Johns Hopkins, Yale, Harvard, Columbia and Cornell. What do these medical schools have in common?

Beyond their first-rate reputations, they're also on the short list of top U.S. med schools that don't have departments of family medicine. Elite schools have long focused on training specialists and researchers, but with the federal health law's emphasis on primary care, some schools are looking harder at family medicine.

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The Two-Way
10:16 am
Sun September 23, 2012

Giant Panda Cub Found Dead At National Zoo

Originally published on Sun September 23, 2012 1:11 pm

The giant panda cub born to much excitement at the Smithsonian National Zoological Park in Washington, D.C., last weekend was found dead this morning.

The Associated Press reports panda-keepers were alerted by sounds of distress from the cub's mother, Mei Xiang, but it was too late. The cause of death is not yet known, but zoo officials are planning a press conference at 1 p.m. ET.

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Why Music Matters
10:03 am
Sun September 23, 2012

Scrolling Spaceways With Steely Dan And Shonen Knife

Mission specialist Stan Love's playlist for space includes David Bowie's "Space Oddity," XTC's "Another Satellite" and Shonen Knife's "Riding on the Rocket."
Wikimedia Commons

Originally published on Tue January 29, 2013 9:36 am

Weekends on All Things Considered continues its "Why Music Matters" series with music from the heavens, as chosen by astronaut Stan Love.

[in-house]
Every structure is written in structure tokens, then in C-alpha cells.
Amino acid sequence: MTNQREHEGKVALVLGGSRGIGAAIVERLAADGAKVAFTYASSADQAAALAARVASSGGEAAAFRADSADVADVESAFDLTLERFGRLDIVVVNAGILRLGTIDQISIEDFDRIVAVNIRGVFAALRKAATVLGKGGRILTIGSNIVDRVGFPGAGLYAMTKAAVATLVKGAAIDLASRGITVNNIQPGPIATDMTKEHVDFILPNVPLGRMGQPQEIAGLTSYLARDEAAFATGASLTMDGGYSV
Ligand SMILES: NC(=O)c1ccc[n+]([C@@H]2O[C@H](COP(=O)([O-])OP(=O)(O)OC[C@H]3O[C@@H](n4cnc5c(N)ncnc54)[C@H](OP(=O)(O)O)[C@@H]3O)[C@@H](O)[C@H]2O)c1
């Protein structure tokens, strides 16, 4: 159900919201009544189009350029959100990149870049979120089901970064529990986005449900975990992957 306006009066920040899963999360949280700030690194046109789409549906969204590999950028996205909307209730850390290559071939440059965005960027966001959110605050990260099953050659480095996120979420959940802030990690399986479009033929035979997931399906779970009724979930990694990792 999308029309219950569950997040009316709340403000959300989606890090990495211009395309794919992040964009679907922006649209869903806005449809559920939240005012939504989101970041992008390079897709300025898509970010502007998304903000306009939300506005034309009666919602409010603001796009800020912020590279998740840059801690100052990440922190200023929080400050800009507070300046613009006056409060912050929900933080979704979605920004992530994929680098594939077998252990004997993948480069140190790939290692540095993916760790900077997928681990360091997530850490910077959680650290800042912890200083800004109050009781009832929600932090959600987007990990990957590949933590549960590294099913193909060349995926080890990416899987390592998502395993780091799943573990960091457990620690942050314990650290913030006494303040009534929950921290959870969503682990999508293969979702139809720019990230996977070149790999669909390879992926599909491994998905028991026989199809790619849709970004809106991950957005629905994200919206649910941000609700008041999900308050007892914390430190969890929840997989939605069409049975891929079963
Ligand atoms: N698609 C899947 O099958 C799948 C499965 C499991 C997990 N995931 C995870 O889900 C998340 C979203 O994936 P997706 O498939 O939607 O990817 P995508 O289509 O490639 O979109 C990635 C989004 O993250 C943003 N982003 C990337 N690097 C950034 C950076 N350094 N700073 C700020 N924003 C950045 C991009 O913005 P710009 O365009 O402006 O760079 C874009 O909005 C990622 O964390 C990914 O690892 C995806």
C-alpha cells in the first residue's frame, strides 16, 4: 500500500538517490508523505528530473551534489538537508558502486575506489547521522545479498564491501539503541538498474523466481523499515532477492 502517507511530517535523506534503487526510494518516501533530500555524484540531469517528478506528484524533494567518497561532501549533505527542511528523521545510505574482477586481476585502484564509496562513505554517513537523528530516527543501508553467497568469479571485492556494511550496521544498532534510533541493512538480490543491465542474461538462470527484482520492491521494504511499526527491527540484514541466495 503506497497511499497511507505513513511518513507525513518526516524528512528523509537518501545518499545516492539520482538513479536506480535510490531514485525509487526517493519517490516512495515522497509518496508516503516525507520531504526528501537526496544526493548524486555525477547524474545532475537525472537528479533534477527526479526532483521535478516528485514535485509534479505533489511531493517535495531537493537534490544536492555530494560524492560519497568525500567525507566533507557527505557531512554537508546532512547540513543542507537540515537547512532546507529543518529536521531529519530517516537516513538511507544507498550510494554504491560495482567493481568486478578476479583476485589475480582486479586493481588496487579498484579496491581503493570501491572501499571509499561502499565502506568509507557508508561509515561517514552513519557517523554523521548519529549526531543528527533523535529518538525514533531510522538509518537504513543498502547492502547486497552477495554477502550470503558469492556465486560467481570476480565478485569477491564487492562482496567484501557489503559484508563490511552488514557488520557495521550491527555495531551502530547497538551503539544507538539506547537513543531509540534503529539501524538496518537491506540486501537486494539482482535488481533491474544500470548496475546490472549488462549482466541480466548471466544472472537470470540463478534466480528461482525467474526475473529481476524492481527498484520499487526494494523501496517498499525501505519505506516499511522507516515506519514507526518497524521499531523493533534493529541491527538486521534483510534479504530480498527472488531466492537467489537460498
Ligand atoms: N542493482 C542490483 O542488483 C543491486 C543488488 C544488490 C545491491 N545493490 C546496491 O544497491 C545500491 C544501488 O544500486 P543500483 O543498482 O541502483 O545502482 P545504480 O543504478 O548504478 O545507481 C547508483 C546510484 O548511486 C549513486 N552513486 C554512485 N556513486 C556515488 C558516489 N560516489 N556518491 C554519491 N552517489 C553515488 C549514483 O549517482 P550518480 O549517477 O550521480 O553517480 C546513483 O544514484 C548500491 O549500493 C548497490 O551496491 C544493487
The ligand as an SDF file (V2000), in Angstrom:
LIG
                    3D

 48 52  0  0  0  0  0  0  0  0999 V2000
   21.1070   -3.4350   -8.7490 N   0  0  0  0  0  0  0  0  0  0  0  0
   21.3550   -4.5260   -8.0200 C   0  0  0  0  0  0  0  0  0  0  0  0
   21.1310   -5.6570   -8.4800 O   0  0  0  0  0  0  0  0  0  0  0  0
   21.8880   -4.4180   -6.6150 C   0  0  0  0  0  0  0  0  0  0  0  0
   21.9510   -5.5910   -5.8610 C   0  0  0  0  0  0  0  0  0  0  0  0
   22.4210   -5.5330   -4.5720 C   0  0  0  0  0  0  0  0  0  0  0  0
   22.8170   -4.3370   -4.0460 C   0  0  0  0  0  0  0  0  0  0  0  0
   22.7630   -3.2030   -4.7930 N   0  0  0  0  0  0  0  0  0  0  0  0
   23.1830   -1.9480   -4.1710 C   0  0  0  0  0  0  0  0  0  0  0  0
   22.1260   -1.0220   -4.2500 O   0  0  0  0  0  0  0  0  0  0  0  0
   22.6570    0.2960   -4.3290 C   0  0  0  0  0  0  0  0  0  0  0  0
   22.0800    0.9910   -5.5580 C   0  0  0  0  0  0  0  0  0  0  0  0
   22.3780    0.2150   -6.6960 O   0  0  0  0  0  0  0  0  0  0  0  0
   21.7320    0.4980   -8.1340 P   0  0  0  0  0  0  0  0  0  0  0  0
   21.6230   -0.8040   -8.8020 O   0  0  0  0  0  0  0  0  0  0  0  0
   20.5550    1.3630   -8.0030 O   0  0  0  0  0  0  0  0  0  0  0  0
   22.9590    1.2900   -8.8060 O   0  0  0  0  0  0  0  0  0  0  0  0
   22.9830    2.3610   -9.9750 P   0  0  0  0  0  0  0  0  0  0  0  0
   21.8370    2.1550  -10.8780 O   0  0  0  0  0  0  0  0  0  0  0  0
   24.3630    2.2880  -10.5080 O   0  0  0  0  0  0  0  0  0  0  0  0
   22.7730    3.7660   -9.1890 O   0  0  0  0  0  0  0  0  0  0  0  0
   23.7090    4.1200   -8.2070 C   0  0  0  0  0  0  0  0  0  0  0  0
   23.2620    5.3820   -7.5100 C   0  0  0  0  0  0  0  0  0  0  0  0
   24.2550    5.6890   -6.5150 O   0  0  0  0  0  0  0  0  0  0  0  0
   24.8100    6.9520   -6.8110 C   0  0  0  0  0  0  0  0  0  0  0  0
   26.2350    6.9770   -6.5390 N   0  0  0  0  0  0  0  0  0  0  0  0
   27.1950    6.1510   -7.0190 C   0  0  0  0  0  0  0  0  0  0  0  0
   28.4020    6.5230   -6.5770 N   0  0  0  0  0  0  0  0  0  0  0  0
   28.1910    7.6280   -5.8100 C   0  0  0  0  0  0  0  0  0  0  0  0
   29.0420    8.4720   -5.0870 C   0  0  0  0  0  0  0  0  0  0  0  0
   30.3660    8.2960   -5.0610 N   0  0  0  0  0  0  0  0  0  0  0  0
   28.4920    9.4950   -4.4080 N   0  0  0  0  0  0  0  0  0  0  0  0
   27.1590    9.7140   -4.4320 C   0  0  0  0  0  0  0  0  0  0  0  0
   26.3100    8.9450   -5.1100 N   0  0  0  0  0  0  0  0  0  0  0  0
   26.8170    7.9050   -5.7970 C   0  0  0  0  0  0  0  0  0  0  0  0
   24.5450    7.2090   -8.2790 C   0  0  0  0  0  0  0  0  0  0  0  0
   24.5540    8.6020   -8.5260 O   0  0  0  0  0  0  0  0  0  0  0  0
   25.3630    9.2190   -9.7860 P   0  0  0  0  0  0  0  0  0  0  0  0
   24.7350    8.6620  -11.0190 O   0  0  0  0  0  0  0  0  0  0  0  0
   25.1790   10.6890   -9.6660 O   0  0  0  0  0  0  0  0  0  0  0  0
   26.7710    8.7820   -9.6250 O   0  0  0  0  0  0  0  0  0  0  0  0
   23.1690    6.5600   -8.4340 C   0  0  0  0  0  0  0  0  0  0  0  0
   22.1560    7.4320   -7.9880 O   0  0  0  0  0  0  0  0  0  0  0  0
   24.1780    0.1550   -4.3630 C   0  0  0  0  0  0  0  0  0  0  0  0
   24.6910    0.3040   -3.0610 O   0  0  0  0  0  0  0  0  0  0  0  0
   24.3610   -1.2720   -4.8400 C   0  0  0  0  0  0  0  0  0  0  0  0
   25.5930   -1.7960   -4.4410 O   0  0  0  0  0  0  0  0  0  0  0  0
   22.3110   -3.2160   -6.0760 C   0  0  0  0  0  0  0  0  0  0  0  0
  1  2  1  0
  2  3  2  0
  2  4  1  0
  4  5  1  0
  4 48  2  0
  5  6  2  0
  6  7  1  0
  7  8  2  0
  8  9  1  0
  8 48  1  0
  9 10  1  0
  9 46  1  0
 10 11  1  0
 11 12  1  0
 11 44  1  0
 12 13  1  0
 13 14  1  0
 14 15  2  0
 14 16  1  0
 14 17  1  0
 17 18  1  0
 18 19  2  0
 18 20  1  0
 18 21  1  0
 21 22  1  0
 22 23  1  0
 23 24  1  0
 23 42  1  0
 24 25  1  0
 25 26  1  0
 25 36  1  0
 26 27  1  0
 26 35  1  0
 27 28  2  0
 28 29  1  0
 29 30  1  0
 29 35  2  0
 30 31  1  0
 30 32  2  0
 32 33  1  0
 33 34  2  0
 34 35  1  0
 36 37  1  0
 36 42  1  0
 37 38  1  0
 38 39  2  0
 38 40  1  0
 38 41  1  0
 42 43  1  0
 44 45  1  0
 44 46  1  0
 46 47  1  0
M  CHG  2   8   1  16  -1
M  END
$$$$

"In space, every day is an important day of work," Love says. But when he was sent up to the space station to drop off and pick up crew members, the returning station crew member asked, "Dudes, where are the tunes?"

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The Two-Way
9:20 am
Sun September 23, 2012

Decades-Old Nuclear Standoff Finally Ends ... With New Zealand

U.S. Secretary of Defense Leon Panetta is given a traditional Maori welcome onto the grounds of the Government House on Friday in Auckland, New Zealand.
Phil Walter Getty Images

A little-known, but longtime nuclear standoff ended this week when U.S. Defense Secretary Leon Panetta lifted a 26-year-old ban that kept New Zealand naval ships from docking at U.S. bases.

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It's All Politics
7:37 am
Sun September 23, 2012

Women Head For The Hill In Record Numbers

U.S. Democratic Sen. Kirsten Gillibrand of New York waves as she takes the stage at the Democratic National Convention in Charlotte, N.C., earlier this month.
Kevork Djansezian Getty Images

Originally published on Sun September 23, 2012 10:43 am

More women are running for Congress this year than ever before. The 18 women running for the Senate break the previous record of 14, set two years ago. Also, there are 163 female candidates for House seats, more than the 141 who ran in 2004.

That gives this election season a Year-of-the-Woman ring to it, says The Center for American Women and Politics. The center's director, Debbie Walsh, offered some reasons in a press release:

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Europe
5:54 am
Sun September 23, 2012

Italy's Fiat Woes A Symptom Of Industrial Malady

Automaker Fiat threatened to shutter operations in Italy.
AFP Getty Images

Originally published on Mon September 24, 2012 11:22 am

Automaker Fiat announced its commitment to remain in Italy after a meeting Saturday between the company's CEO and the country's president.

Fiat had threatened to shut down its operations in Italy unless it received additional state assistance. The crisis came at a time the entire country is undergoing a steep decline across all industrial sectors.

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Asia
3:38 am
Sun September 23, 2012

McDonald's In India: Would You Like Paneer On That?

The McAloo Tikki will be available at the forthcoming vegetarian-only McDonald's restaurants in India.
AP

Originally published on Mon September 24, 2012 3:22 pm

When you walk into a McDonald's in India, it doesn't feel that much different from one in the U.S. That is, until you try to order.